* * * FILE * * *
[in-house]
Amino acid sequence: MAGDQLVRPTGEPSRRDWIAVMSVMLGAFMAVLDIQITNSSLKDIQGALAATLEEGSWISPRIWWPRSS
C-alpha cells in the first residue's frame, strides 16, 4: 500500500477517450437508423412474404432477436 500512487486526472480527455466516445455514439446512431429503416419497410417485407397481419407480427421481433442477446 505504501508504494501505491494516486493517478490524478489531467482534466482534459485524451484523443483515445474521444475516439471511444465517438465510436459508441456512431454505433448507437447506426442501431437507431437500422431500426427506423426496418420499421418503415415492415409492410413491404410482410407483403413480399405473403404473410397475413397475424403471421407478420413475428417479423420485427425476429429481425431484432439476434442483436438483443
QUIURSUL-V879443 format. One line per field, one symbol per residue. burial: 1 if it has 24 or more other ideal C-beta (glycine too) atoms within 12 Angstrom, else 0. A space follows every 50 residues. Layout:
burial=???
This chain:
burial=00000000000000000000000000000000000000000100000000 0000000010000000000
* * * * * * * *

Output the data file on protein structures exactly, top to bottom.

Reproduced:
[in-house]
Amino acid sequence: MAGDQLVRPTGEPSRRDWIAVMSVMLGAFMAVLDIQITNSSLKDIQGALAATLEEGSWISPRIWWPRSS
C-alpha cells in the first residue's frame, strides 16, 4: 500500500477517450437508423412474404432477436 500512487486526472480527455466516445455514439446512431429503416419497410417485407397481419407480427421481433442477446 505504501508504494501505491494516486493517478490524478489531467482534466482534459485524451484523443483515445474521444475516439471511444465517438465510436459508441456512431454505433448507437447506426442501431437507431437500422431500426427506423426496418420499421418503415415492415409492410413491404410482410407483403413480399405473403404473410397475413397475424403471421407478420413475428417479423420485427425476429429481425431484432439476434442483436438483443
QUIURSUL-V879443 format. One line per field, one symbol per residue. burial: 1 if it has 24 or more other ideal C-beta (glycine too) atoms within 12 Angstrom, else 0. A space follows every 50 residues. Layout:
burial=???
This chain:
burial=00000000000000000000000000000000000000000100000000 0000000010000000000